Colleges around the country and in the Tampa Bay area are at an important educational and moral turning point. With the Patient Protection and Affordable Care Act (PPACA)/Obamacare going into full effect next year, they have had to come to terms with one of its many clauses: Employers soon will soon be required to offer health insurance to all full-time (30-plus hours per week) employees.
Locally, about 80 percent of St. Petersburg College's faculty is part-time, or adjunct. These professors, with BAs, MAs, and even Ph.Ds, carry the majority of the responsibility for teaching SPC students. The results are obvious: SPC has earned awards and high rankings in Florida and nationwide.
Yet, an adjunct professor with a master's degree, teaching full-time, can expect to make just roughly $21,000 a year. An equal full-time faculty? $40,000-plus. This situation is repeated across the country, with many adjuncts working full-time hours (sometimes across multiple campuses and multiple colleges) for part-time pay and no benefits.
After the changes with Obamacare, part-time adjuncts who work full-time hours must be offered health insurance. Offering affordable health insurance to this group of faculty would not only be an excellent decision for the longevity of the staff, it is the best decision for students as well. Sadly, many administrations have chosen a different route - creating mechanisms to measure faculty's weekly work hours (in and out of class). The reasoning cited is that this will "allow" administrations to give adjuncts the maximum number of courses available under Obamacare. In reality, it is a tool to purposefully keep adjuncts' weekly hours under the 30-hour-per-week benchmark. By doing so, a college absolves itself from the requirement to offer its adjunct professors health insurance, undermining the goal of the reform. This is a poor decision for any college and its faculty and students.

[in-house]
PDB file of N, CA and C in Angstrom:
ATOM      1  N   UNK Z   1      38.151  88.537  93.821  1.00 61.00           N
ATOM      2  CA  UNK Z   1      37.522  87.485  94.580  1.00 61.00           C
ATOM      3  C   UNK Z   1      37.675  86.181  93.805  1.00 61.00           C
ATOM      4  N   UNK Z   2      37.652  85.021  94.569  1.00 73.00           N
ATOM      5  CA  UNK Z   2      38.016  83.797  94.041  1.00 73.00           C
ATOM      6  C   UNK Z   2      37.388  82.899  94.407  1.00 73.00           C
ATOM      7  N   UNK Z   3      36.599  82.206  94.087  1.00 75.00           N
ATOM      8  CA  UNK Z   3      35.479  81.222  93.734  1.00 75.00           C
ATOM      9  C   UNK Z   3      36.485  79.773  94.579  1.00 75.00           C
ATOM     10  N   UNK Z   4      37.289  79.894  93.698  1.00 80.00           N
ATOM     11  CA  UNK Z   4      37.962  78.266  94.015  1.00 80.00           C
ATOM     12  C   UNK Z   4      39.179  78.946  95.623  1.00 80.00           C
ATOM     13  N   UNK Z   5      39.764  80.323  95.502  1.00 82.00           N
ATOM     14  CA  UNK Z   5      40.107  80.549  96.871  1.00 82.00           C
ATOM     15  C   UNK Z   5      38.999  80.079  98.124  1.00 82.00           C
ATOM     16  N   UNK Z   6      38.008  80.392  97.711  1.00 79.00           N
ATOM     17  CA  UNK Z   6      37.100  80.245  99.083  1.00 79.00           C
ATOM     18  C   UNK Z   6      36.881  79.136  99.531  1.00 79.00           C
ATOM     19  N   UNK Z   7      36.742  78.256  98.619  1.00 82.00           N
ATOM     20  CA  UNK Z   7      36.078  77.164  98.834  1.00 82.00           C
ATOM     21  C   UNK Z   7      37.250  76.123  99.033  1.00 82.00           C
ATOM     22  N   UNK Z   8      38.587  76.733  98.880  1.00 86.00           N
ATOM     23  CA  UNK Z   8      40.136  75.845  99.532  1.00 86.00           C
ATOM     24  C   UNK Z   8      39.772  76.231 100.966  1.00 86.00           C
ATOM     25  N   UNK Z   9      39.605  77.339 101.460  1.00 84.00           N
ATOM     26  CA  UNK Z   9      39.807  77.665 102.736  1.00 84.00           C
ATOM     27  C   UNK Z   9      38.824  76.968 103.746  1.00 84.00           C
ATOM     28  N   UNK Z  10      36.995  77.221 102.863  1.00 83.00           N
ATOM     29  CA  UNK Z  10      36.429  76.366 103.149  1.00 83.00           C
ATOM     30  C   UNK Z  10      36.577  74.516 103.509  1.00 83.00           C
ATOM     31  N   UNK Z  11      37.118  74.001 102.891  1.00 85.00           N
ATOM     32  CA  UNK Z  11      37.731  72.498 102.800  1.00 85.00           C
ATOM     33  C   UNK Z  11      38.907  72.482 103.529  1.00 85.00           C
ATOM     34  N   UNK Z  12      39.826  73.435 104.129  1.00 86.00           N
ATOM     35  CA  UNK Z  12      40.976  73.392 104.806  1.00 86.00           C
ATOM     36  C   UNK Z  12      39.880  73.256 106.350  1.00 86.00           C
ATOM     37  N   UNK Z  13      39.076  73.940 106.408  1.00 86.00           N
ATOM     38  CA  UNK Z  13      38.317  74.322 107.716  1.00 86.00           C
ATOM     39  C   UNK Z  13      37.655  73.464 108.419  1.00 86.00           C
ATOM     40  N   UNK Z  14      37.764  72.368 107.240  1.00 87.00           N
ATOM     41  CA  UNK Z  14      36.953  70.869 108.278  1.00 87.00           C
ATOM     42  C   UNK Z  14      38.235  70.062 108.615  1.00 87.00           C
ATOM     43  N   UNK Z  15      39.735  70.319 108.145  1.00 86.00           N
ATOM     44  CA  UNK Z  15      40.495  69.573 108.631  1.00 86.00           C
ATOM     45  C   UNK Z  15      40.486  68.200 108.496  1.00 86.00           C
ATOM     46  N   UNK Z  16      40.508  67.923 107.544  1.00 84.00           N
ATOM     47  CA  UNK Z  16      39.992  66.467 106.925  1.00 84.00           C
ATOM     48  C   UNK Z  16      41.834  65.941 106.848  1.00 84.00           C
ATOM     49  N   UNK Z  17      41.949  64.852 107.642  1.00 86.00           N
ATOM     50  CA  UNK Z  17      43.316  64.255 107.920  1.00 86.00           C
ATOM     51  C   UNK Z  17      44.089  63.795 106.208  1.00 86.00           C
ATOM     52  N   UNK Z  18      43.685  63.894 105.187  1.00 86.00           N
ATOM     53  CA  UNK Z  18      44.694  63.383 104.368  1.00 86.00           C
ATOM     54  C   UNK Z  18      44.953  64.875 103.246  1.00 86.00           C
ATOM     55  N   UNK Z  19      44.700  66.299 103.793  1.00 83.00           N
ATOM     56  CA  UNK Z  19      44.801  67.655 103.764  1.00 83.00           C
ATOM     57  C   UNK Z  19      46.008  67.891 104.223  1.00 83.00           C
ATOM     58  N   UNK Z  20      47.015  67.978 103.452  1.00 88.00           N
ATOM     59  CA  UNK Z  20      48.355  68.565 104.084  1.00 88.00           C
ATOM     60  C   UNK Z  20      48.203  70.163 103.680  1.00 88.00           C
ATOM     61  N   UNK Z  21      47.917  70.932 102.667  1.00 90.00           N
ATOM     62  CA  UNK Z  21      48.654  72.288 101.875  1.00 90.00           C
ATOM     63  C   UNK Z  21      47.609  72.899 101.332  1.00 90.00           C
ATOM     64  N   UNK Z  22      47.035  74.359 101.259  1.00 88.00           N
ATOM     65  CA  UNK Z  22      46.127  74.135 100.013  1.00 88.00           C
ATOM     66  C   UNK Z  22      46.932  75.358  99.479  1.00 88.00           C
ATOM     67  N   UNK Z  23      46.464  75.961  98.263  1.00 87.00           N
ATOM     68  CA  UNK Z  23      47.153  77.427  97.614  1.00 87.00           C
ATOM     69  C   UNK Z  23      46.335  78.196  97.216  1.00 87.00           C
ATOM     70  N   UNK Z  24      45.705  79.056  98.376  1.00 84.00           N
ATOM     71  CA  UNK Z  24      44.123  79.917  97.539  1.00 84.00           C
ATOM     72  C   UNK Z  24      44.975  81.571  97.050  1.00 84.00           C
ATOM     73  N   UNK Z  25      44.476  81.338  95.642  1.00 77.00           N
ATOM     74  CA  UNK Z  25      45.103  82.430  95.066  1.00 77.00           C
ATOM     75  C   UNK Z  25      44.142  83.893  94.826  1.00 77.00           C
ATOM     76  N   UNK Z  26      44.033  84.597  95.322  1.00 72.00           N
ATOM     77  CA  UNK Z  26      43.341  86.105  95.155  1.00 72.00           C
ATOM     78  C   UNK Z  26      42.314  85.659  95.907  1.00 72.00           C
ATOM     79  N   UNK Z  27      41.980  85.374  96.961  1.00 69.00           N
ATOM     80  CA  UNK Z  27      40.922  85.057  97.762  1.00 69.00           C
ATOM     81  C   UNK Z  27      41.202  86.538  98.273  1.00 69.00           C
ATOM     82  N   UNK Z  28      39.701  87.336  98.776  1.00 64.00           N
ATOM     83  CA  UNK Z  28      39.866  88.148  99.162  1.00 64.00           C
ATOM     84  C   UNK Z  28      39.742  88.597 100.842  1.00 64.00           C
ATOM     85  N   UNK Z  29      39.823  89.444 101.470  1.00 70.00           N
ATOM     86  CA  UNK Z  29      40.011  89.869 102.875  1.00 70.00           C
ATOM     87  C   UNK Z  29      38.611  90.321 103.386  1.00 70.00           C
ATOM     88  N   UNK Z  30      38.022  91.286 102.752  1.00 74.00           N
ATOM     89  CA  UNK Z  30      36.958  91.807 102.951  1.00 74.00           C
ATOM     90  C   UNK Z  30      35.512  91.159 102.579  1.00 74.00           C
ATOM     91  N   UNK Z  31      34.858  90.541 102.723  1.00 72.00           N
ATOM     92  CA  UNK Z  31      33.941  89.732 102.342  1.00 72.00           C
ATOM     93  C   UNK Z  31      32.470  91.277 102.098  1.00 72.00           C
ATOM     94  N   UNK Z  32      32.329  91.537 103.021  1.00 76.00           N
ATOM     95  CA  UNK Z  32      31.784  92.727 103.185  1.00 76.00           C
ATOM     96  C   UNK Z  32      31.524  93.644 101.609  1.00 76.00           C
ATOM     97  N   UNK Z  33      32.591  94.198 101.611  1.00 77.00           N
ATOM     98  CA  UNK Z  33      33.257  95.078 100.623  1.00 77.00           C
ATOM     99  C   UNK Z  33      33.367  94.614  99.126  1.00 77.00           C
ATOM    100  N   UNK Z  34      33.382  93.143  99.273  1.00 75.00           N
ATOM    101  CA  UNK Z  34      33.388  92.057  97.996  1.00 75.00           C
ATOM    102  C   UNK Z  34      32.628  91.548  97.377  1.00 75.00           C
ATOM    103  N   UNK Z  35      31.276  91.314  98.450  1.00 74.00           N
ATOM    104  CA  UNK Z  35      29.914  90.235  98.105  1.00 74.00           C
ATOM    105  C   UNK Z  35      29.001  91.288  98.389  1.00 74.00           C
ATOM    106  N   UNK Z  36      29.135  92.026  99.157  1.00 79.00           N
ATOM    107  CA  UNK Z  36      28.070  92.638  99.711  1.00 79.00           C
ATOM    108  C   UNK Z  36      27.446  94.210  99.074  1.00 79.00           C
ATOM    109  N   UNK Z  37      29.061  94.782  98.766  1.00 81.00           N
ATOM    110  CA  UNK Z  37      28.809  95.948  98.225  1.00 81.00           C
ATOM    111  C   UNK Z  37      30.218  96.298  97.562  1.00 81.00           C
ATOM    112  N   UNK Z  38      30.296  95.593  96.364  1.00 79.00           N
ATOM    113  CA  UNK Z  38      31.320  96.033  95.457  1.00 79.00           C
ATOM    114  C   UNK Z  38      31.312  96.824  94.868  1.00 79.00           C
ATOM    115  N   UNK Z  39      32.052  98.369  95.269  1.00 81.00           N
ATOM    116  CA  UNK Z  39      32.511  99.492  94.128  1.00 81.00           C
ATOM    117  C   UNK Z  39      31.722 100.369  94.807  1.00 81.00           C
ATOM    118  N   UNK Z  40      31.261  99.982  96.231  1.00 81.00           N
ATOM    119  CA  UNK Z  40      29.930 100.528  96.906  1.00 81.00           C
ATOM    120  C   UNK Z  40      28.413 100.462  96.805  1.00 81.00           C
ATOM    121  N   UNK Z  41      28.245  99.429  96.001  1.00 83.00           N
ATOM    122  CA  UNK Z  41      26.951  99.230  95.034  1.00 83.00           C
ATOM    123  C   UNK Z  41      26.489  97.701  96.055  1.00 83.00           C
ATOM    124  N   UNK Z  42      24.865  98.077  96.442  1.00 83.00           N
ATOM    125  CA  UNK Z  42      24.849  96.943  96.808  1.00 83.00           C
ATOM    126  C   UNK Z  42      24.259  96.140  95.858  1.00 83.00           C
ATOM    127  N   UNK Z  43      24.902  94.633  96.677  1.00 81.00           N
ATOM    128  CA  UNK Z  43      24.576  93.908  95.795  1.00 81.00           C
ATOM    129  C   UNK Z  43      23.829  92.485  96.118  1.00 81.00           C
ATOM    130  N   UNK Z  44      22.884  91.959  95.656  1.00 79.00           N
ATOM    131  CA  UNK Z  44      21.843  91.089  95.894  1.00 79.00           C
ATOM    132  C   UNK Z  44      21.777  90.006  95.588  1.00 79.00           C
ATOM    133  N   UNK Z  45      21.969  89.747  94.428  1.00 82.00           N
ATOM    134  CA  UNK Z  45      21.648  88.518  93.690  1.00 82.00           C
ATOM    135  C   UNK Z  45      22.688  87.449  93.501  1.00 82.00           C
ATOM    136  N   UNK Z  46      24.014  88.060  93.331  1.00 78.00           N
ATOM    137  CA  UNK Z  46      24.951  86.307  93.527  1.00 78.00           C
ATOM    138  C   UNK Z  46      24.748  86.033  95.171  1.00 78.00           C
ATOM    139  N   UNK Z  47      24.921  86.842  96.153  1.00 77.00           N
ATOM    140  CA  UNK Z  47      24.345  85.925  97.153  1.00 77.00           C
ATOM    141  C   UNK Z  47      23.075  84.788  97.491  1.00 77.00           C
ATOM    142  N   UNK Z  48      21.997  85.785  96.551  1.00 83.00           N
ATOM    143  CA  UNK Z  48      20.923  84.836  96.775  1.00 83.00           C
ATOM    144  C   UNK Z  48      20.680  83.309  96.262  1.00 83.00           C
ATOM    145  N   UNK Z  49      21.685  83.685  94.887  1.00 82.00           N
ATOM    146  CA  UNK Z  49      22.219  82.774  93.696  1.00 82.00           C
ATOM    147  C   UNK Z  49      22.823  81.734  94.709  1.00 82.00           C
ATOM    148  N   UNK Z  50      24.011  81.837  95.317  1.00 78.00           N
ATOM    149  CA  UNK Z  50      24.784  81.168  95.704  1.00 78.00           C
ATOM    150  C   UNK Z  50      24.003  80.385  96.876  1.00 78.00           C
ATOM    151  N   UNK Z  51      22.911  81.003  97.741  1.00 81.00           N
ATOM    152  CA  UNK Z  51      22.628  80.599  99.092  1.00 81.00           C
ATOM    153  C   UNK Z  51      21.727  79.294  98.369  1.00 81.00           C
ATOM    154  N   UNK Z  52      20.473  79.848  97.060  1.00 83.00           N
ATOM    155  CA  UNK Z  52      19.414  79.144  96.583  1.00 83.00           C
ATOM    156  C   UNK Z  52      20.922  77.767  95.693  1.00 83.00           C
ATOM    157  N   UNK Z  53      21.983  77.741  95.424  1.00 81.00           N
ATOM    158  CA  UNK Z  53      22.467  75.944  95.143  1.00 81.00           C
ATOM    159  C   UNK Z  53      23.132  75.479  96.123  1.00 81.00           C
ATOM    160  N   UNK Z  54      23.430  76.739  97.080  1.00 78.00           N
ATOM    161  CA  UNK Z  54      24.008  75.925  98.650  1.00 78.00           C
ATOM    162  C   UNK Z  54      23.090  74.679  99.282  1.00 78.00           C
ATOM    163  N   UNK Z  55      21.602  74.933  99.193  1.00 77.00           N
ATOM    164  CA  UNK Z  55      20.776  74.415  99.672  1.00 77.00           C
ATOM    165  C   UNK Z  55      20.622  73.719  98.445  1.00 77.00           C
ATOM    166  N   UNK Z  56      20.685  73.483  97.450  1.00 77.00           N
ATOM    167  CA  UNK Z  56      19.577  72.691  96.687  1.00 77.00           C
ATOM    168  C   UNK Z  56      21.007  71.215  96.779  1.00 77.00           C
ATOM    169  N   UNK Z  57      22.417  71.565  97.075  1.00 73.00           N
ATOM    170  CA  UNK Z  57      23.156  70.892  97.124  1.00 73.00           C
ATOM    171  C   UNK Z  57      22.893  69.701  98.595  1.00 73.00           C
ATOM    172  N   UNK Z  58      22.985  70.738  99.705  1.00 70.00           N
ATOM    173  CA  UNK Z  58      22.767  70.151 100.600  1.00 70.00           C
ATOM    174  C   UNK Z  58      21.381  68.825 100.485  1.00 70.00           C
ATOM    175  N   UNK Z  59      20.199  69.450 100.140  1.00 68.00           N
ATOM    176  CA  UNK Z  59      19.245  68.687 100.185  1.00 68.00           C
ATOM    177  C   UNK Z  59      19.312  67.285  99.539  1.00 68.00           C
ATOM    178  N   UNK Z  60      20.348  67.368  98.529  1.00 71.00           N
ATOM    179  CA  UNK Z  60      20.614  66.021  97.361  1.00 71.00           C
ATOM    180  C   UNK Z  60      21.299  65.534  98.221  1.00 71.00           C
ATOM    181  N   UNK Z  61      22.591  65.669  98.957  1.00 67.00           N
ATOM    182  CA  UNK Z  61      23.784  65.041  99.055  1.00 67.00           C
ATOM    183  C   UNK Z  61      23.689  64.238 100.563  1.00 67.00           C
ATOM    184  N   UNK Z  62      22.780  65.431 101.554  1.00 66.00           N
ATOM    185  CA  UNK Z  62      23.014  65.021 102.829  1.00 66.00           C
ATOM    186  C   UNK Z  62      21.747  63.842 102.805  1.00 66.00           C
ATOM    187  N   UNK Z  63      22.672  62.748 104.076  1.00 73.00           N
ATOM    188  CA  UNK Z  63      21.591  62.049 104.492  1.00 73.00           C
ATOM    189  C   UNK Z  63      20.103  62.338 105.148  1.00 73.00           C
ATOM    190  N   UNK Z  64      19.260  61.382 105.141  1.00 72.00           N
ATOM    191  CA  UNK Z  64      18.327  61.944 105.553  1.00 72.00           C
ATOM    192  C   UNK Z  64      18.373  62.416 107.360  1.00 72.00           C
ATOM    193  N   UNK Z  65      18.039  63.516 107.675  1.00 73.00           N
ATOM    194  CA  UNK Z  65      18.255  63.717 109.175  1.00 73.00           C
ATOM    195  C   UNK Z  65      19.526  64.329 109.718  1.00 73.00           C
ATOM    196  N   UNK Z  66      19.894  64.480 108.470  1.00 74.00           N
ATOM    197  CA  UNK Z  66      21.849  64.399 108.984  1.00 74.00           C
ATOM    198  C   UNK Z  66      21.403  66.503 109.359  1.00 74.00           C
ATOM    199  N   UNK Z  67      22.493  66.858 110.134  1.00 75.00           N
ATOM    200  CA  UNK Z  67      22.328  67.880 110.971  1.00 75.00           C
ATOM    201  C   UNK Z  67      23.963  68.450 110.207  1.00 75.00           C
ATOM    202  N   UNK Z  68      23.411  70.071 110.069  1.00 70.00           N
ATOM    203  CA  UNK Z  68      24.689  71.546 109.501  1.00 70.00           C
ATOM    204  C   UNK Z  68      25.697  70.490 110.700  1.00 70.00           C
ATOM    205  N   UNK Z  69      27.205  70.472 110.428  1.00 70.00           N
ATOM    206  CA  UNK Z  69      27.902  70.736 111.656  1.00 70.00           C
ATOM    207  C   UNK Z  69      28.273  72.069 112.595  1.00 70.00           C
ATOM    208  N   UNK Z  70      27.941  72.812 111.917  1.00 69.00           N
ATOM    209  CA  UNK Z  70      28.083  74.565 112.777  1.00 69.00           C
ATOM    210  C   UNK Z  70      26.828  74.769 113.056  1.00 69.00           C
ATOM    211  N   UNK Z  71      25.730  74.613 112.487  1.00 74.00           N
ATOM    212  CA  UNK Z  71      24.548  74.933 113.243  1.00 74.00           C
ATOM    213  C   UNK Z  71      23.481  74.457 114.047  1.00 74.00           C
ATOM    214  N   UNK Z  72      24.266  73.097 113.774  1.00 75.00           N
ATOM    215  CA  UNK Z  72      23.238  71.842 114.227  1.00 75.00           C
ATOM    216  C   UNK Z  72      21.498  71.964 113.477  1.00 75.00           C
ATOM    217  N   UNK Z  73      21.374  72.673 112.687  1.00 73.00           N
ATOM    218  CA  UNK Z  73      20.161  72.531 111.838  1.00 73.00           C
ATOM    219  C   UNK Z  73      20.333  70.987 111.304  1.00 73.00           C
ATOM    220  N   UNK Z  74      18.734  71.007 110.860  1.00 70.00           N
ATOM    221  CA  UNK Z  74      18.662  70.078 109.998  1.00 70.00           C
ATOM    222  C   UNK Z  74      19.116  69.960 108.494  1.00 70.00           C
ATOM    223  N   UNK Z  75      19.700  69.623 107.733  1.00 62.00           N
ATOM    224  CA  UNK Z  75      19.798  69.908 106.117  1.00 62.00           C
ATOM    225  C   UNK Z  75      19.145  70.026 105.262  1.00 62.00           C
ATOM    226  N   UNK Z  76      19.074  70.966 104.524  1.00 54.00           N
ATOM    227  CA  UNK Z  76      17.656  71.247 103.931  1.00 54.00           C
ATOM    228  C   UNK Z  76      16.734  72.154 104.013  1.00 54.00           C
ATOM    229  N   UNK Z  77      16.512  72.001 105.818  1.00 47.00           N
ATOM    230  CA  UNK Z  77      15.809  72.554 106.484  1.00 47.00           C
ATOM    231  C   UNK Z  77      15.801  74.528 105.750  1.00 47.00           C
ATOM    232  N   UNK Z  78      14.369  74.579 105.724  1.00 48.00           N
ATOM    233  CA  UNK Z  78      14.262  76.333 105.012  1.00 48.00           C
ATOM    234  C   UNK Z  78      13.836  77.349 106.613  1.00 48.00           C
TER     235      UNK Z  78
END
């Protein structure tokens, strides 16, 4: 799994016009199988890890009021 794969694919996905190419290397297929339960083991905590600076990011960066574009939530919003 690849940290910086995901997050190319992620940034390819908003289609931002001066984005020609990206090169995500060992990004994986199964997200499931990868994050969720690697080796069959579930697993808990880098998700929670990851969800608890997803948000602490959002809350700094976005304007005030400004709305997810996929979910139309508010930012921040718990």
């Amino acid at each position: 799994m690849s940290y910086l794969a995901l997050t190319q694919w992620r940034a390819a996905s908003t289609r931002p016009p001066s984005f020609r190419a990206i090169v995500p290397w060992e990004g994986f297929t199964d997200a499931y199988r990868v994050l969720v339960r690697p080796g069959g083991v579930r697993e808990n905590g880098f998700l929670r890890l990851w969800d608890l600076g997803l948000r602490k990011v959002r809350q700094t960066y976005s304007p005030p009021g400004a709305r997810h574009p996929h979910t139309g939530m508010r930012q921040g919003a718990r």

The obvious rebuttal is that expanding coverage to some or most of adjunct faculty would incur a huge financial cost. Of course, it would. Does that make it the wrong thing to do? Of course not. Local colleges have the opportunity to set the bar for adjuncts statewide. Adjuncts are becoming the backbone of higher education at community colleges and universities alike. Offering those benefits, solidifying their full-time commitment with full-time benefits, will guarantee the future success of faculty and students. If colleges continue down the path of treating adjuncts as second-class faculty, they can only expect second-class teaching as a result.